Bangalore is one of India’s most well-known and bustling metropolises, so there must be a plethora of exciting activities and places to explore! Bangalore is regarded as India’s Silicon Valley and is noted for its multitude of gorgeous botanical gardens. It is also known as the Pub Capital of India, City of Gardens, and the Air Conditioned City because of its wonderful weather all year.
To say nothing of the many epithets! Bangalore, or Bengaluru as it is known, also has various attractions, such as ancient temples, nightlife, and mouthwatering cuisine. Are you planning a vacation to Bangalore and want to see all there is to see? For your next weekend off, consider self-driving vehicle tours to local sites to visit in Bangalore!
The following is a list of prominent sites in Bangalore that you should see at least once in your life. If you want to go on a weekend vacation with your family and friends, these are the most popular tourist attractions in Bangalore that will make you fall in love.
For a long period, the Chola Dynasty governed this portion of Southern India, and the Chola rulers are recognised for building multiple temples that are architectural wonders. History aficionados will enjoy visiting some of these more than 1,500-year-old temples! At temples such as the Old Madiwala Someshwara Temple, Domlur Chokkanathaswamy Temple, Sri Ananda Lingeshwara Temple, and Halasuru Someshwara Temple, among others, behold history via eye-catching carvings, sculptures, and other embellishments.
- L. Nage Gowda, a government servant and folklorist who made it his personal ambition after retiring, came up with the concept of constructing a museum to display Karnataka’s rich folk art and culture. Karnataka Janapada loka Parishat was established on March 21, 1979, with the mission of preserving, protecting, spreading, and recording Karnataka’s folk customs. Under the supervision of this organization, Janapada Loka was established. Following his retirement from government employment, Gowda formed a core fund with which he acquired 15 acres of property on the Bangalore-Mysore Highway and constructed the Janapada Loka, a “folk cosmology,” on March 12, 1994, establishing a village environment with beautiful green foliage.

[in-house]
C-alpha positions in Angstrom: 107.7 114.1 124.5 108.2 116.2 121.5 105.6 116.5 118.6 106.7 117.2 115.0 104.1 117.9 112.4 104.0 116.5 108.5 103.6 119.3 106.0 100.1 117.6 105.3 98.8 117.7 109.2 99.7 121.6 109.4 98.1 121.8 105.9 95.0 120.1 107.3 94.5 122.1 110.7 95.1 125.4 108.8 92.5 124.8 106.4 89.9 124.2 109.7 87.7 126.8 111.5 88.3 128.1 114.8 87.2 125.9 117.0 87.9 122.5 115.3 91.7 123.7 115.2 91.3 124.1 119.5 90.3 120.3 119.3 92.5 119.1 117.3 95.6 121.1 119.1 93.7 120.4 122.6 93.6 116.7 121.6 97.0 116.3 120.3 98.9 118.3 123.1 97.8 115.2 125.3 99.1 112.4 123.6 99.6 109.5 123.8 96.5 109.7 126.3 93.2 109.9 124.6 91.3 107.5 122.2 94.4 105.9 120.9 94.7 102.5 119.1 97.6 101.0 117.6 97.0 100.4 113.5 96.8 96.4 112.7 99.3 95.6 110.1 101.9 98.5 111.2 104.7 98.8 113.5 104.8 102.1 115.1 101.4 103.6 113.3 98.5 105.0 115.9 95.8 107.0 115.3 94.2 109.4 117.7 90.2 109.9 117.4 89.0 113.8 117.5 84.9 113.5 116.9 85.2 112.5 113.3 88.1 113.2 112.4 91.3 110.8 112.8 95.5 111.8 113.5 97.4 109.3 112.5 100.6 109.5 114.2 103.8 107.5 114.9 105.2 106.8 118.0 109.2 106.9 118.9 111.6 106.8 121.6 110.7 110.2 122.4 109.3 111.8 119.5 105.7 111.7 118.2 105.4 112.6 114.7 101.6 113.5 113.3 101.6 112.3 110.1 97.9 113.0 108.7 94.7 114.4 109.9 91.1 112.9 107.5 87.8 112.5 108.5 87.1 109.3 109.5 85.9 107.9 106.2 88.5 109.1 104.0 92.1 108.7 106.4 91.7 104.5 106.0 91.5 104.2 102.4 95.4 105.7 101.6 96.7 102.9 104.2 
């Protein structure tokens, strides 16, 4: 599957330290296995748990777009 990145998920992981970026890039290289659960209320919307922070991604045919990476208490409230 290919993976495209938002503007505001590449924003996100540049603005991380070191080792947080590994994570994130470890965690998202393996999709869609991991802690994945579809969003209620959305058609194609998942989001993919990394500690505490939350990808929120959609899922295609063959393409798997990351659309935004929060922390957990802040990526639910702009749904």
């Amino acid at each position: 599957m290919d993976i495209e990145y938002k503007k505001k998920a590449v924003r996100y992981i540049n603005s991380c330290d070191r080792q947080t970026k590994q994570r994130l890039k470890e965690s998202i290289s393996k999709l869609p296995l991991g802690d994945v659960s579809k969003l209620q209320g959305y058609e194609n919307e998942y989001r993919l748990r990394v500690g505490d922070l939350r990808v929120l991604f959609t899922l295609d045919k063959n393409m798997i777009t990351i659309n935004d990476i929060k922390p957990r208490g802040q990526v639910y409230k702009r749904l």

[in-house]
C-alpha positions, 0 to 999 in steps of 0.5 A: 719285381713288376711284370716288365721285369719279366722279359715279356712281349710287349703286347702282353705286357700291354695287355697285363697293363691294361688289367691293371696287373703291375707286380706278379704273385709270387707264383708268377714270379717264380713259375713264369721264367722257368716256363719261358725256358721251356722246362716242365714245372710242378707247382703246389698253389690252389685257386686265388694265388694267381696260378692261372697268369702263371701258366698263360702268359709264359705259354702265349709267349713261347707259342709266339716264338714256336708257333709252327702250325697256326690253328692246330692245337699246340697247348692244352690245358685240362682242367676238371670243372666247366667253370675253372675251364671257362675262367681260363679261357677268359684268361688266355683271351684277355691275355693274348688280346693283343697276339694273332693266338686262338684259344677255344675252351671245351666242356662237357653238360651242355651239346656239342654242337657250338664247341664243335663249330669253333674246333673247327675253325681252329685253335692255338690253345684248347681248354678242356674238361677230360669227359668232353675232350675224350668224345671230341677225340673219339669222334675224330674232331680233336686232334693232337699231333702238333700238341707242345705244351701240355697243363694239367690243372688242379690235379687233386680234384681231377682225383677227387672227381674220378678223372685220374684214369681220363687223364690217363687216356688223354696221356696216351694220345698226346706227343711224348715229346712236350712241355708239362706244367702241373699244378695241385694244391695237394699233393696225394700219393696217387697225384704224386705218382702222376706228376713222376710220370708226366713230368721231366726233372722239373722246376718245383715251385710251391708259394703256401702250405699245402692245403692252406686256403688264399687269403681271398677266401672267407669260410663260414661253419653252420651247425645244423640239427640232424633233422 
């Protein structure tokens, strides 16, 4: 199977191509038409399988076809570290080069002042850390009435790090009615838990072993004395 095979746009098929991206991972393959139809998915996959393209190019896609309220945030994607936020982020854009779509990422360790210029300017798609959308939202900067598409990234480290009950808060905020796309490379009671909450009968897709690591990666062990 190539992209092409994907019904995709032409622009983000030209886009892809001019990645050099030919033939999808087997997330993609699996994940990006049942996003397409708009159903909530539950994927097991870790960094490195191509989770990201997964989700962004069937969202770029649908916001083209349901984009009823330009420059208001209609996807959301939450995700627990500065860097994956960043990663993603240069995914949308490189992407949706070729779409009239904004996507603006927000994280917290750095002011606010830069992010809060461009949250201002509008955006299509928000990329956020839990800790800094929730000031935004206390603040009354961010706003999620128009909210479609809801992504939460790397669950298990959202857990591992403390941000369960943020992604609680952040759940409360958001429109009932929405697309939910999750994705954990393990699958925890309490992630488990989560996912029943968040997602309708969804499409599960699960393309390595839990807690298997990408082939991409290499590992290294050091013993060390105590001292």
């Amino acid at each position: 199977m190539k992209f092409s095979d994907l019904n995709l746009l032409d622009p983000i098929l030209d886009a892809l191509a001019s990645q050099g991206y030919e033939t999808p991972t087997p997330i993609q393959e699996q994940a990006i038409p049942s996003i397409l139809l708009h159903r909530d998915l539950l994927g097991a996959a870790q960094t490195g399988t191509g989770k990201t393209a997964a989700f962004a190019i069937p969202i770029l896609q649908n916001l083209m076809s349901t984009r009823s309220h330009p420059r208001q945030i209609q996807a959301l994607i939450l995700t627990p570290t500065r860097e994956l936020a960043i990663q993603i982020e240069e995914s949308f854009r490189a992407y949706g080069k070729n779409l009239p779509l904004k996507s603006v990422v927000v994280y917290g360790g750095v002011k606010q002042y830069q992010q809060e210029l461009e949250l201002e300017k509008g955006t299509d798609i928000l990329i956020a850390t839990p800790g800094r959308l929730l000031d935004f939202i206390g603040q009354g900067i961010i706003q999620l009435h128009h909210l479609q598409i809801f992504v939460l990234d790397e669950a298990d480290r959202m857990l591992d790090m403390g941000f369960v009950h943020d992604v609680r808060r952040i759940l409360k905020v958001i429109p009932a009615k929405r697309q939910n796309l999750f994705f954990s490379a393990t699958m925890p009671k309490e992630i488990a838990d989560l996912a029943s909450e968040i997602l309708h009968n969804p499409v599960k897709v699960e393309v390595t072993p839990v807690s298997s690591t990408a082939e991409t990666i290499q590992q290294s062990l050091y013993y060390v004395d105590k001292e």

Adults pay 10 rupees, children pay 5 rupees.
Hours: 9:00 a.m. to 5:30 p.m. (Closed on Tuesdays)
- Bangalore’s Bugle Rock Park
The Bugle Rock Park is located in Basavanagudi, Bangalore’s southern suburb. The Peninsular Gneiss, a series of natural rock formations, is the park’s principal feature. The age of these formations is estimated to be about 3,000 million years. The park, which has a fountain and beautiful flora, draws both residents and visitors.
N/A (no entry fee)
Monday through Saturday, 9:00 a.m. to 7:00 p.m.
BMS College Bus Stand is the closest metro station/bus stop (300 meters)
- Palace of Bangalore
Bangalore Palace, which dates from the second part of the nineteenth century, provides a look of the prior rulers’ wealth. The structure’s architecture is similar to castles erected in medieval periods in Northern France and England. Furthermore, international Heavy Metal bands perform on a regular basis in the vast park in front.
₹ 230 entry fee
10 a.m. to 5 p.m.
Cubbon Park Metro Station (3.2 km), Forum City Apartment Bus Stand are the closest metro stations and bus stops (800 meters)
Church Street in Bangalore, which is around 750 meters long and named after St. Mark’s Cathedral, is one of the busiest and most popular streets in the city. It is flanked with gift shops, music stores, bookshops, restaurants, and cafés, some of which are among the city’s oldest, all of which provide a diverse range of goods and delectable delicacies. Artists set up shop on the streets on certain days to sell their work, which includes paintings, picture frames, posters, and handcrafted things. There are arcades for both kids and adults, as well as tattoo parlors.
Devanahalli Fort is situated north of Bangalore in Devanahalli, Karnataka, India. In 1501, Malla Byre Gowda of Avathi, a vassal of the Vijayanagara kingdom, erected a mud fort at Devanadoddi. In the late 18th century, Hyder Ali rebuilt the fort in stone, resulting in the present construction.
Malabari Gowda erected it in 1501 and it was handed down through his family till the mid–eighteenth century. In 1749, Nagarajaiah, the Dalwai of Mysore at the time, assaulted and seized the fort. Devanahalli was originally part of Gangawadi and afterwards governed by the Rashatrakutas, Nolambas, Pallavas, Cholas, Hoysalas, and Vijayanagara monarchs. During the era of Vijayanagara, Malla Baire erected the first mud fort at Devanadoddi, the former name of Devanahalli, with the assent of Devaraya in 1501 AD. In 1747 AD, the Wodeyars of Mysore under the leadership of Nanja Raja seized the fort. The Marathas captured it multiple times before coming under Haider Ali and Tipu Sultan’s power
N/A (no entry fee)
7:00 a.m. to 8:30 p.m.; every day